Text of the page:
London: Australian opener David Warner is meticulously preparing for the tougher battles ahead in the World Cup by using a new device on his bat, a sensor that stores important data like back lift angle and maximum bat speed.
The International Cricket Council had approved the usage of bat sensor back in 2017 but save the Australian batsmen, not many have used it over the past two years.
A Bengaluru based company named 'Smart Cricket' has introduced its version of sensor chip device 'Bat Sense', which Warner has been using to collate data to counter the likes of Jasprit Bumrah.
The sensor chip is fixed on the top of bat handle. Till the time batsman is batting, the data generated on the chip gets stored in a mobile app through 'cloud storage'.
Warner's bat sensor has revealed some interesting insights about how he is doing his homework against Bumrah.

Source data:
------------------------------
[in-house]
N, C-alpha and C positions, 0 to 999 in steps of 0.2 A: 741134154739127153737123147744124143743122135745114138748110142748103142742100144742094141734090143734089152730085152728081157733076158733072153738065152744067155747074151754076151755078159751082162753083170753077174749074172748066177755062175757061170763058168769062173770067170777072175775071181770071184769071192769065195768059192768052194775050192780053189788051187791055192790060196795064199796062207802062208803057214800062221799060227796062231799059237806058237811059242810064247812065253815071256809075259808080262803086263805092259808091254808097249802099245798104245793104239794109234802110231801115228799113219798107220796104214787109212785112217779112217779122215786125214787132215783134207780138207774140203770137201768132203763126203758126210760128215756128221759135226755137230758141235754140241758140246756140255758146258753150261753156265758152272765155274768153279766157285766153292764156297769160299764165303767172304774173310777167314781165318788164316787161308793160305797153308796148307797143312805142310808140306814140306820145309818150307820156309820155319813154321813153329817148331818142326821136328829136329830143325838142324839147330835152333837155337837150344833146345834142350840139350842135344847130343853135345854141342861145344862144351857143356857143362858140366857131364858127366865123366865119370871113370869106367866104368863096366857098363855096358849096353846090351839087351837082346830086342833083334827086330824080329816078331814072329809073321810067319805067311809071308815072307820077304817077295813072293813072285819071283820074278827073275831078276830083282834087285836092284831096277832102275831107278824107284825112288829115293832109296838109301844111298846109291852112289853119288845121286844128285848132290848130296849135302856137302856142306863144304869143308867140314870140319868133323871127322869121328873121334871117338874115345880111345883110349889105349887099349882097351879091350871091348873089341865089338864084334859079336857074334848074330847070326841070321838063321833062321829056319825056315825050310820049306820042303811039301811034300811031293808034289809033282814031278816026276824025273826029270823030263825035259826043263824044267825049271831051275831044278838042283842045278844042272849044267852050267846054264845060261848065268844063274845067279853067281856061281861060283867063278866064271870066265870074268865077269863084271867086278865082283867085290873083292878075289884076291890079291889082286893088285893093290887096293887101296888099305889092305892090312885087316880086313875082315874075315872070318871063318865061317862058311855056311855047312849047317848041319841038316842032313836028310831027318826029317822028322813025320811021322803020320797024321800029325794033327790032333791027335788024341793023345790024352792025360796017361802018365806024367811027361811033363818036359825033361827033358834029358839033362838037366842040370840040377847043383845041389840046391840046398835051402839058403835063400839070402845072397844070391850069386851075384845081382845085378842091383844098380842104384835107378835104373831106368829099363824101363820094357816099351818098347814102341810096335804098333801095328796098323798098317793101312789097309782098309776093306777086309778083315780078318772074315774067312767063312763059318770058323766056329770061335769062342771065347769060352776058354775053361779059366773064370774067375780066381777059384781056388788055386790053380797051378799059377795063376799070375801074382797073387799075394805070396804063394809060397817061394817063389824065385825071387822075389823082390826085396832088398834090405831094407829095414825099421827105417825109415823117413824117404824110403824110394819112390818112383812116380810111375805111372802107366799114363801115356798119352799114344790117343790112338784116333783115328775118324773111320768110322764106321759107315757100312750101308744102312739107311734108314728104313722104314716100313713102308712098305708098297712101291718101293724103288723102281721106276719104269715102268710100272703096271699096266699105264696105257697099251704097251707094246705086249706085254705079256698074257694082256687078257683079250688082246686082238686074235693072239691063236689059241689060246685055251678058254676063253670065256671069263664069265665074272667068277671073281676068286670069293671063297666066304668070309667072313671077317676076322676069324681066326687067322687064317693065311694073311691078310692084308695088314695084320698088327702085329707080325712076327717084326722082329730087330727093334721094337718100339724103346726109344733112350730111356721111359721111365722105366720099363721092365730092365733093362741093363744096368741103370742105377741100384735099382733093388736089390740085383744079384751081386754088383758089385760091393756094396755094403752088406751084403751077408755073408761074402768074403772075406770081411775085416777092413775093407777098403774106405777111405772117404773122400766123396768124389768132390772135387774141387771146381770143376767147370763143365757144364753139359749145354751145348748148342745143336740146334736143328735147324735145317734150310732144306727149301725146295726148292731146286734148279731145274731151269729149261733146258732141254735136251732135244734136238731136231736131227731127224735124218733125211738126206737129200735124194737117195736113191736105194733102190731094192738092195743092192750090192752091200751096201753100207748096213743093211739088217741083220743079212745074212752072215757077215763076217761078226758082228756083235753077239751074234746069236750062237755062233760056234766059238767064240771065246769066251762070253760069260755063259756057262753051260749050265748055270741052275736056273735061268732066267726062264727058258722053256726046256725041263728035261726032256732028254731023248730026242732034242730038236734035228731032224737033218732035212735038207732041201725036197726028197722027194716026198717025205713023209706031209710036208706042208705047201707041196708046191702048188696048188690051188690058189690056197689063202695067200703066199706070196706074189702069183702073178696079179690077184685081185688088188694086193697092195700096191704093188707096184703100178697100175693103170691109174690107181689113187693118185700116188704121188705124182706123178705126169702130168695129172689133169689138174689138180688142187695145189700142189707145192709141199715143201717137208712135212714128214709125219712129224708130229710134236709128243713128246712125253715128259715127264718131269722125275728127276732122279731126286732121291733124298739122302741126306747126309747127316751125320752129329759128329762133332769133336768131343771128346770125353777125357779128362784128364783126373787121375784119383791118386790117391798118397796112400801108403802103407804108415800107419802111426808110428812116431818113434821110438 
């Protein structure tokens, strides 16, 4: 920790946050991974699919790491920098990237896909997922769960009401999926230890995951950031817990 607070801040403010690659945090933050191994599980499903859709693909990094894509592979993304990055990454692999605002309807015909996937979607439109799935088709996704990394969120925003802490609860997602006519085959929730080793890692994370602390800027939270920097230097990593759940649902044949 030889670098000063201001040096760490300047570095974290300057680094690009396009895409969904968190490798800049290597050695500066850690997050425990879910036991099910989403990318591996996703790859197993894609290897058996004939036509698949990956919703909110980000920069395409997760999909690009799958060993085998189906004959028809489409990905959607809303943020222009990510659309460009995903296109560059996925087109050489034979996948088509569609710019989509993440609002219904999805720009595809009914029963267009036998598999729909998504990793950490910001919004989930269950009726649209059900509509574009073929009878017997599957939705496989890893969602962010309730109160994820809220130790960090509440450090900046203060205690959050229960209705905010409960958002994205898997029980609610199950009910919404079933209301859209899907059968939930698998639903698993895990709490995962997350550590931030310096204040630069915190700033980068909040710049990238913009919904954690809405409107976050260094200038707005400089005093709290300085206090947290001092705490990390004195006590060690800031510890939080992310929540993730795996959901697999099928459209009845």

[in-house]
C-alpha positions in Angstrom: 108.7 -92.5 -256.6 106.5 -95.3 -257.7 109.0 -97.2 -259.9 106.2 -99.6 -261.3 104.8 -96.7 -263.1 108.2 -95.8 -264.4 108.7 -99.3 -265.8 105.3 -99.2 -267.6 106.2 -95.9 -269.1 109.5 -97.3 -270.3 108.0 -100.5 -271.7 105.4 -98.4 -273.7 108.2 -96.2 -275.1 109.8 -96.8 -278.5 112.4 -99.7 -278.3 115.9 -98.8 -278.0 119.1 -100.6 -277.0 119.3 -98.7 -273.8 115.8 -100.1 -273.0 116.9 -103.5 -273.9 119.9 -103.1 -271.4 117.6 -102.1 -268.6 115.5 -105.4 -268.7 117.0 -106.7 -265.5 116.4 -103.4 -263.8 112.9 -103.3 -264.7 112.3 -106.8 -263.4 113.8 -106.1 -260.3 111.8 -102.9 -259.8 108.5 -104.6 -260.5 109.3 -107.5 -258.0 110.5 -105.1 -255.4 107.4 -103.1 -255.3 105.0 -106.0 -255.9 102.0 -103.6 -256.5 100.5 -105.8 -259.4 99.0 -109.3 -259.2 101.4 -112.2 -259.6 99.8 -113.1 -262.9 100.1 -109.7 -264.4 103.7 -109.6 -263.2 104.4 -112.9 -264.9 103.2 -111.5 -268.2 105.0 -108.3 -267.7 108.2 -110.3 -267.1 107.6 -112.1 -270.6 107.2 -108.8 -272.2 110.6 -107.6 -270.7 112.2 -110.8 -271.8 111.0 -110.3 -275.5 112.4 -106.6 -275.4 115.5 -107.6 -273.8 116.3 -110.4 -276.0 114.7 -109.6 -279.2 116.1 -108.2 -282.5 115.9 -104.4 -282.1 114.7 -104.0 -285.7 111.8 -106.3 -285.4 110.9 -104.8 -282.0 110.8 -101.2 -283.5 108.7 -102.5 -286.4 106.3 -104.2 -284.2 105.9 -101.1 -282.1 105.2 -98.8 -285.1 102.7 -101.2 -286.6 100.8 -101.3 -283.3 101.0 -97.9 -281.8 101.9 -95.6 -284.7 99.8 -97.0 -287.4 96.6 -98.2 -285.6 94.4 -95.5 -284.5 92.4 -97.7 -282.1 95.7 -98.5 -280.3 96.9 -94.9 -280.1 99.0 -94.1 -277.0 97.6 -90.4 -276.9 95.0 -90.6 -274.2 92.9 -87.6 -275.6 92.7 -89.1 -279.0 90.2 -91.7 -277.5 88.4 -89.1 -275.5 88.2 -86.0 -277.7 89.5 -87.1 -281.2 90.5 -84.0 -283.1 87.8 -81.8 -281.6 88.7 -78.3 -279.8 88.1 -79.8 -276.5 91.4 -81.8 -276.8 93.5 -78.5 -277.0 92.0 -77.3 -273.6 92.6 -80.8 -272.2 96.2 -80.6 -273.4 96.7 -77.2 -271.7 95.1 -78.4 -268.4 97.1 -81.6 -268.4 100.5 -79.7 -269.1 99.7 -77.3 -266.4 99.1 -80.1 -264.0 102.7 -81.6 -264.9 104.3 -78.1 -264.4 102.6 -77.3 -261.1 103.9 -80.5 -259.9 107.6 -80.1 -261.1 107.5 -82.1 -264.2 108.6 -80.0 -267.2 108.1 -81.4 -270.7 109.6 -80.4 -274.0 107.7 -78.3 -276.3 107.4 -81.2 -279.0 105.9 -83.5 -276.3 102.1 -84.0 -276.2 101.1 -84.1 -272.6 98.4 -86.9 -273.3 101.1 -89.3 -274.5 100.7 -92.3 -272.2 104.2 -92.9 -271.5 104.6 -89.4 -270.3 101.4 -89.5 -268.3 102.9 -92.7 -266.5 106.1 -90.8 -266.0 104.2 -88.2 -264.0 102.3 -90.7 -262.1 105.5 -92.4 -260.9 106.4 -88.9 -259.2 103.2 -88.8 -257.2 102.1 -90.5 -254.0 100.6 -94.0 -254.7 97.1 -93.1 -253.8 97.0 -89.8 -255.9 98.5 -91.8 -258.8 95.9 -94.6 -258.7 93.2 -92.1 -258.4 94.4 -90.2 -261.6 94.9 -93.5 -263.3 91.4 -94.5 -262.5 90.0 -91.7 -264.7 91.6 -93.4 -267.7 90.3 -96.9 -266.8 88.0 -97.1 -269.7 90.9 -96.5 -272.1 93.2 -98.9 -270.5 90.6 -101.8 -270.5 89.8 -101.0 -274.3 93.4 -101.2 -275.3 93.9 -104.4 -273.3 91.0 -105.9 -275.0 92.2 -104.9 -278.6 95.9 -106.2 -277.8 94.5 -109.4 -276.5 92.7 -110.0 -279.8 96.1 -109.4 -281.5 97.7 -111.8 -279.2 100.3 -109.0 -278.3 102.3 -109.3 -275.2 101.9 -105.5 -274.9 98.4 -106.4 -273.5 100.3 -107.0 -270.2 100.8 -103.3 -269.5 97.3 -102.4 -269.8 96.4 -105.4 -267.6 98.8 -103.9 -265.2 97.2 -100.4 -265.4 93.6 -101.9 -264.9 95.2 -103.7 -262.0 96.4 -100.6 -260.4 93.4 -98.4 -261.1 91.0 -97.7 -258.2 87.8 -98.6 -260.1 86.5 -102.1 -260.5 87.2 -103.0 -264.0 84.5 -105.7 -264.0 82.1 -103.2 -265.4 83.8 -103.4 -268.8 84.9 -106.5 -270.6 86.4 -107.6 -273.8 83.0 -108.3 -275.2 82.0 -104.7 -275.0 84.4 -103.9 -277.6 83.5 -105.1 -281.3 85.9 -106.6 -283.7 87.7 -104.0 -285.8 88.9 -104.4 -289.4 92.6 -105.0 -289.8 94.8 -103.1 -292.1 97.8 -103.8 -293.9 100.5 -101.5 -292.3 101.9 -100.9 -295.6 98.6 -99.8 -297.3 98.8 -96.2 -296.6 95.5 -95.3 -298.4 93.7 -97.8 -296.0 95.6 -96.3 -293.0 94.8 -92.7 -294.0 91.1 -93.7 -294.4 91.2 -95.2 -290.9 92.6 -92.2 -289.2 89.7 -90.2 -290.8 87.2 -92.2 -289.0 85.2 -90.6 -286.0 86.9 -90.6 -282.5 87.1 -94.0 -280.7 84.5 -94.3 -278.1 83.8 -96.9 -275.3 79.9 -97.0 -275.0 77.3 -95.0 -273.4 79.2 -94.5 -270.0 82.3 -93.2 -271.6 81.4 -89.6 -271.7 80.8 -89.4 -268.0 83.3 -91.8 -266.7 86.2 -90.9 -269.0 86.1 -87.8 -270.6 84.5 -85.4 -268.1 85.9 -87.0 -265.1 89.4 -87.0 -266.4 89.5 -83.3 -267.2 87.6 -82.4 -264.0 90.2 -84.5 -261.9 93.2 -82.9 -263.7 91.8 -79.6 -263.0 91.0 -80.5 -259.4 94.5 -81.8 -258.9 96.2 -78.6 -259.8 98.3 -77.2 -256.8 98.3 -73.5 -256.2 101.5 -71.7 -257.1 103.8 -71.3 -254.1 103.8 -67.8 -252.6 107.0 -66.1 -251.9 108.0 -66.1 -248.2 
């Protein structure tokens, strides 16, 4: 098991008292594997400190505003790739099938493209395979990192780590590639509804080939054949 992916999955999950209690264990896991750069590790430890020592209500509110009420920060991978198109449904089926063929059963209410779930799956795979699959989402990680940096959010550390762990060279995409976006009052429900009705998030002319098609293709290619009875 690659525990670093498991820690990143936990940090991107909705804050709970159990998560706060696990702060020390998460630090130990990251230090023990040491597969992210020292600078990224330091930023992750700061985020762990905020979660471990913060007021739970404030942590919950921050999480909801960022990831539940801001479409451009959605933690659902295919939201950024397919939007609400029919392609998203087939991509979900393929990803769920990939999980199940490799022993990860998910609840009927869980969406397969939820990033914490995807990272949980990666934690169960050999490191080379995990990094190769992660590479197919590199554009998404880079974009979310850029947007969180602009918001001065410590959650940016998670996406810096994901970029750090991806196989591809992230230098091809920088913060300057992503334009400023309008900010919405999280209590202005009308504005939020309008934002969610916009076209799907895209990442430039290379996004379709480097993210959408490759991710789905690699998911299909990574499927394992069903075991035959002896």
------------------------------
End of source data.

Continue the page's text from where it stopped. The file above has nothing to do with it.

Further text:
For example, the optimum bat speed to counter a Bumrah Yorker, as per available data is 70-75 km but Warner is trying to lift his bat speed to 85 to 90 kmph.
For a slinger like Bumrah, the angle of backlift, is expected to be around 120-125 degrees with the bat coming down from the first slip. But for Bhuvneshwar Kumar, the backlift needs to be in line with the keeper.
For spinners, the backlift angle changes to 160 degrees minimum and can go up to 175 degrees.
"Earlier, the coaches would depend on their natural instinct about angle of backlift or bat speed or the distance between the bat and body. I believe if accurate data can help coaches in guiding their players, then why not," former India keeper Deep Dasgupta, who is associated with the project, told PTI.
Right now, the bat sensor usage is at a nascent stage where collating data is the primary objective.
"The data that will be available is of primary nature. Once a large chunk of data is collected across a cross section of players, it can be suitably processed by the coaches. Then players can accordingly change their game as per the available data," said Dasgupta.
As of now, none of the current India players are using the bat sensor, which could well be another game-changer in the near future.